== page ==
Often I apologize at the end for the length of my contributions, but this time I am happy to point to the links section of the EAP portal which will bring you to a nice number of projects all over the world for the digital conservation and presentation of rare and endangered manuscripts and records. You might be tempted to say that the efforts of the Endangered Archives Project can deal only with a limited number of projects, but luckily the British Library is not the only cultural institution and research institute to look beyond the borders of a country. Often these institutions have to face the threats of budget cuts, and a political climate in favor of focusing on projects which benefit solely the own nation, or they even have to fall back to provide only fairly basic services.

The British Library and all involved in similar projects deserve the gratitude of scholars, of peoples and countries whose cultural heritage is or will be rescued thanks to them. Scholars should be encouraged to look beyond their own culture and national history in order to perceive its peculiarities much sharper and to understand its importance in greater depth. Let’s hope such arguments can convince those responsible for setting cultural agendas and developing research strategies with lasting results. Digitization will be one step in a much longer process, and no doubt digital retrieval presentation will change its outlook as has been the case already since the earliest uses of computers by historians and lawyers alike.

Dutch legal history and the First World War

The centenary of the beginning of the First World War has sparkled already an impressive number of digital projects, some of them presenting the centennial events and activities, and even more of them bringing you to digitized materials from many corners. The variety and wealth of these initiatives prompted me in February to start Digital 1418, a blog for the sole purpose of easy guidance to digital projects concerning the First World War. One of my goals at this blog is to bring together the widest possible selection of themes, subjects and countries. Thus my country, too, figures on it with some projects and two portals, one of them a web directory of European war museums. During the First World War the Netherlands remained among the neutral nations, but the Great War certainly had impact on this country, too. Being a legal historian I will not forget to include resources touching on legal aspects of the First World War. So far I have not been very lucky in my research. The digitized records of the Middlesex Appeal Tribunal, a military tribunal dealing with conscription appeals, is one of the few exceptions. Court-martials are one of the obvious subjects yet not present at this new blog.

Logo Delpher

For the subject of the Netherlands, legal history and First World War a recently reinforced Dutch digitization project at the Royal Library, The Hague, can bring you interesting materials. The Delpher portal combines the earlier separate portals of the Royal Library for digitized books, magazines and newspapers. Books from the period 1700-1800 had been digitized in cooperation with the university libraries at Amsterdam , Groningen, Leiden and Utrecht. Since its launch in November 2013 I have been looking for an opportunity to discuss here Delpher. The news item of April 24, 2014 issued by the Royal Library about the latest additions with digitized books from the early twentieth century alerted me to the inclusion at Delpher of books published during the First World War, and more specifically about commented law editions. In cooperation with two foundations which deal with copyright issues the Royal Library has gained a license to deal with the digitization of books from the period 1872-1940 which sometimes still remain in copyright. In this post I will look at some of the laws put into force by the Dutch government to cope with the consequences of the Great War, and I will look also at some Dutch digital projects concerning the First World War .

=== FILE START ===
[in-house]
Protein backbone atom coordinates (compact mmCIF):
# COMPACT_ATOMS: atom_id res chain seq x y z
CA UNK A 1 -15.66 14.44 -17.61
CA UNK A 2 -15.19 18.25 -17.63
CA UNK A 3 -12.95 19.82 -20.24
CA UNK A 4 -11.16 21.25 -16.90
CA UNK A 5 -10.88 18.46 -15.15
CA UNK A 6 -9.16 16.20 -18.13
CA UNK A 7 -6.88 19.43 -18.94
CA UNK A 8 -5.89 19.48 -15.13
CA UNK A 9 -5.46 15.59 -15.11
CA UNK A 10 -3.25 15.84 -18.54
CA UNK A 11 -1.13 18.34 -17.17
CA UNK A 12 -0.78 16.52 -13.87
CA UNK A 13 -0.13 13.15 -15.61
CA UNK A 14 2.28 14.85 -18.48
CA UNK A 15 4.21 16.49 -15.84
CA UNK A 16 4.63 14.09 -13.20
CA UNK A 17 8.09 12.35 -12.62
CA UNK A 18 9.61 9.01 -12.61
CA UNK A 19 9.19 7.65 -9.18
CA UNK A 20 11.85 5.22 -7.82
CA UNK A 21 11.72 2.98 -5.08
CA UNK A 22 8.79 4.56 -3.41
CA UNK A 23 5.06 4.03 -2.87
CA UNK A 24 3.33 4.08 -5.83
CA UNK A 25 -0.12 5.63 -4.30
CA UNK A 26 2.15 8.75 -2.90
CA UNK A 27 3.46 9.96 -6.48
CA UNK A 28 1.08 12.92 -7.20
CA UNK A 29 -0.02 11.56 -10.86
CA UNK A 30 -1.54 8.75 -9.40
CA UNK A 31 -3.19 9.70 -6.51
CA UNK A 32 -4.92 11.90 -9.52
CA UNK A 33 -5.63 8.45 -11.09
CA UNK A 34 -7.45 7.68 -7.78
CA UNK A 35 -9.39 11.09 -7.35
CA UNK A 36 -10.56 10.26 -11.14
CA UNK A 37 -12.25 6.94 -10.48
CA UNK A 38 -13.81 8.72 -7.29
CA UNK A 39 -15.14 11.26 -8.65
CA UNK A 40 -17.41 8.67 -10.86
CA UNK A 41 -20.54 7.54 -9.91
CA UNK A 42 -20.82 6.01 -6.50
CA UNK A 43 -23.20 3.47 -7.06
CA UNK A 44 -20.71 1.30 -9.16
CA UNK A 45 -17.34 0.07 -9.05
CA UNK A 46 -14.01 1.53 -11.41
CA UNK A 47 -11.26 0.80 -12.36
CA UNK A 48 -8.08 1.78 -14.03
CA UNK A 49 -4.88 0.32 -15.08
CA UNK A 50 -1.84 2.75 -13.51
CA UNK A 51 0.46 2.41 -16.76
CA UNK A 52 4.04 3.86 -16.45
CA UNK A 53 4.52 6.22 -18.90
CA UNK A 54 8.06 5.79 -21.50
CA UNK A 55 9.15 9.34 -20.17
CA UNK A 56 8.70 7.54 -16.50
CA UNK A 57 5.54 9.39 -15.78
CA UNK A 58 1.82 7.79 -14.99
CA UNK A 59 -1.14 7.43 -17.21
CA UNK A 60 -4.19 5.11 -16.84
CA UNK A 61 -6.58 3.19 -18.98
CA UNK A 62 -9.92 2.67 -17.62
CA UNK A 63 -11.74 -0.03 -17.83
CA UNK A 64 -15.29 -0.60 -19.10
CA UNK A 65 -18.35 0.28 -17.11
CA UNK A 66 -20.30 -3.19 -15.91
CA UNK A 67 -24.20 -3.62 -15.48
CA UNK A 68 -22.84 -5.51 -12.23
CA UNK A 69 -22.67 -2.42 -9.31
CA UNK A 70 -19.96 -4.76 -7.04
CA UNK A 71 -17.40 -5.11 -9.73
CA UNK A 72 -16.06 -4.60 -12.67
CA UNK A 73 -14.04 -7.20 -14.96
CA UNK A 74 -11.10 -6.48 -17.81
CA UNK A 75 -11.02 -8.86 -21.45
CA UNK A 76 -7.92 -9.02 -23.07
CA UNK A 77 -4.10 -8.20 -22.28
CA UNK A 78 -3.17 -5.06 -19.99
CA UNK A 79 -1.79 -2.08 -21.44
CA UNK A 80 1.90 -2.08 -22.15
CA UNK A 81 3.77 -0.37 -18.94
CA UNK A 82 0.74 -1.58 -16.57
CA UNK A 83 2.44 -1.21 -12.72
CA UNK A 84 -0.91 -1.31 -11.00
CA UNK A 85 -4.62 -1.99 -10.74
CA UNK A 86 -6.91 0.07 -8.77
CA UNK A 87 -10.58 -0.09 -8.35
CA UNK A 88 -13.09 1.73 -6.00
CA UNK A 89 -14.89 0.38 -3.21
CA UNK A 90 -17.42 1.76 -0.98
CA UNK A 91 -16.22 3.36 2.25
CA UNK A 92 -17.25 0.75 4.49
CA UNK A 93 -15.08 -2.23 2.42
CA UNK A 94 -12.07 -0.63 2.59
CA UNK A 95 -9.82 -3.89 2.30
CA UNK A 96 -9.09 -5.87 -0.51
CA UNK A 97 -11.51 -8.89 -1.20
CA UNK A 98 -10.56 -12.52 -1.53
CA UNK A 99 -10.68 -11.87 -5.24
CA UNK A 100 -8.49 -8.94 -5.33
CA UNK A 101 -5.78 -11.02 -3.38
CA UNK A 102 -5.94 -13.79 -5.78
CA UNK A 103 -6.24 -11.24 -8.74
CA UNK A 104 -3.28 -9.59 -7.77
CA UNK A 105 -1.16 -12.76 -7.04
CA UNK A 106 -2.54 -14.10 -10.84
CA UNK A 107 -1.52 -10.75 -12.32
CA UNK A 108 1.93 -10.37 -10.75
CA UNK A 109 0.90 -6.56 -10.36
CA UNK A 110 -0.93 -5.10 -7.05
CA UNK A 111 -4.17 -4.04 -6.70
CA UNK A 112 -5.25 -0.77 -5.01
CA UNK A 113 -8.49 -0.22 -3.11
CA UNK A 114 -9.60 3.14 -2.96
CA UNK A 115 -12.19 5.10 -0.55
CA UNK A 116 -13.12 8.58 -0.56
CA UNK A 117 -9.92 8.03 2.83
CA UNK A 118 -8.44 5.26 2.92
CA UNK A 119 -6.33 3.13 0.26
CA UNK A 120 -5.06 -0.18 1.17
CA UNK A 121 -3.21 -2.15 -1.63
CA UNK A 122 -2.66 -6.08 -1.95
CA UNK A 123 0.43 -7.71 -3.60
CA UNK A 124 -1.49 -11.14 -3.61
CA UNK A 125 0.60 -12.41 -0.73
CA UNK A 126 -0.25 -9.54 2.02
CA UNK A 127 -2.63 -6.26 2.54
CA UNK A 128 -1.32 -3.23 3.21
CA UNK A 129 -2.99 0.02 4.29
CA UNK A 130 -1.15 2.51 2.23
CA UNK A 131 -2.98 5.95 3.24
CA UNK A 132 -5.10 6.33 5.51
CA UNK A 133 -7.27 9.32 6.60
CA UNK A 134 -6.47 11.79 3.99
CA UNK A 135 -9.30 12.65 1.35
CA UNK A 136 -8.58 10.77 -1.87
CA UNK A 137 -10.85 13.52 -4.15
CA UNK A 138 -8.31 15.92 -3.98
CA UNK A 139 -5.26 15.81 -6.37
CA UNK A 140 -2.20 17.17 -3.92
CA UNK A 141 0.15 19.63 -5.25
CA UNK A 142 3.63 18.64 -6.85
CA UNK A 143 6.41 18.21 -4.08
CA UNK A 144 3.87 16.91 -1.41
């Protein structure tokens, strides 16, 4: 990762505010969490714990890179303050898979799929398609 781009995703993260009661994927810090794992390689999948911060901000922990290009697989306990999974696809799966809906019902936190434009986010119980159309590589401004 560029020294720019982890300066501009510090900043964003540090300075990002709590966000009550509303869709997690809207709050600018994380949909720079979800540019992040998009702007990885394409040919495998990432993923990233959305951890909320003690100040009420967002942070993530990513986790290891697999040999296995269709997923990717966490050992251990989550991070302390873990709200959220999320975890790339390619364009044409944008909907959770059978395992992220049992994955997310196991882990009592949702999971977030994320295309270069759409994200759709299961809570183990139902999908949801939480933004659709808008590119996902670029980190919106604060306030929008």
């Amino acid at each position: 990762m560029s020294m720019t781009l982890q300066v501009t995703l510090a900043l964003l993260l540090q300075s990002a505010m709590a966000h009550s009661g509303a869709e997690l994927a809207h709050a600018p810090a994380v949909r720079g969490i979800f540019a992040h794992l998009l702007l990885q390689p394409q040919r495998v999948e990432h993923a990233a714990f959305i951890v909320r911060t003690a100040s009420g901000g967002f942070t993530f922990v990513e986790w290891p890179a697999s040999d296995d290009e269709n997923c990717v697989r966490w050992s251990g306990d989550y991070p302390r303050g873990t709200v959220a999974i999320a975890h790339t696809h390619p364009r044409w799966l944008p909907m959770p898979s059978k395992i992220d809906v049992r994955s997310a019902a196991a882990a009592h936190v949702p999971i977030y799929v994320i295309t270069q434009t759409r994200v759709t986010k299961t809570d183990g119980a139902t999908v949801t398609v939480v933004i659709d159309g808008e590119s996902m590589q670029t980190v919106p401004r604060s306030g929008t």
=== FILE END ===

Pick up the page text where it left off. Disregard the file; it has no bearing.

Surrounded by war

As in other European countries the First World War led political parties to a temporal truce. Political differences were suspended in a kind of national union. In The Netherlands, too, the government led by Cort van der Linden could reckon on broad parliamentary support. The government encouraged the creation of the Nederlandsche Overzee Trust Maatschappij (NOT), a consortium of major firms led by ship-owners and bankers with the overt aim of importing goods for the Dutch internal market under strict warrant of neutrality. The United Kingdom had imposed a policy to prevent goods to be imported to Germany by neutral countries. The NOT succeeded in getting clearance for Dutch vessels and their cargoes. The history of the NOT between 1914 and 1918 is the subject of the recent Ph.D. thesis of Samuël Kruizinga, Economische politiek: de Nederlandsche Overzee Trustmaatschappij (1914-1919) en de Eerste Wereldoorlog [Economic policy: the Dutch Overseas Trust Company (1914-1919) and the First World War] (dissertation Universiteit van Amsterdam, 2011; online (PDF)).

Cover Wet op de oorlogsiwnstbelastting, 1916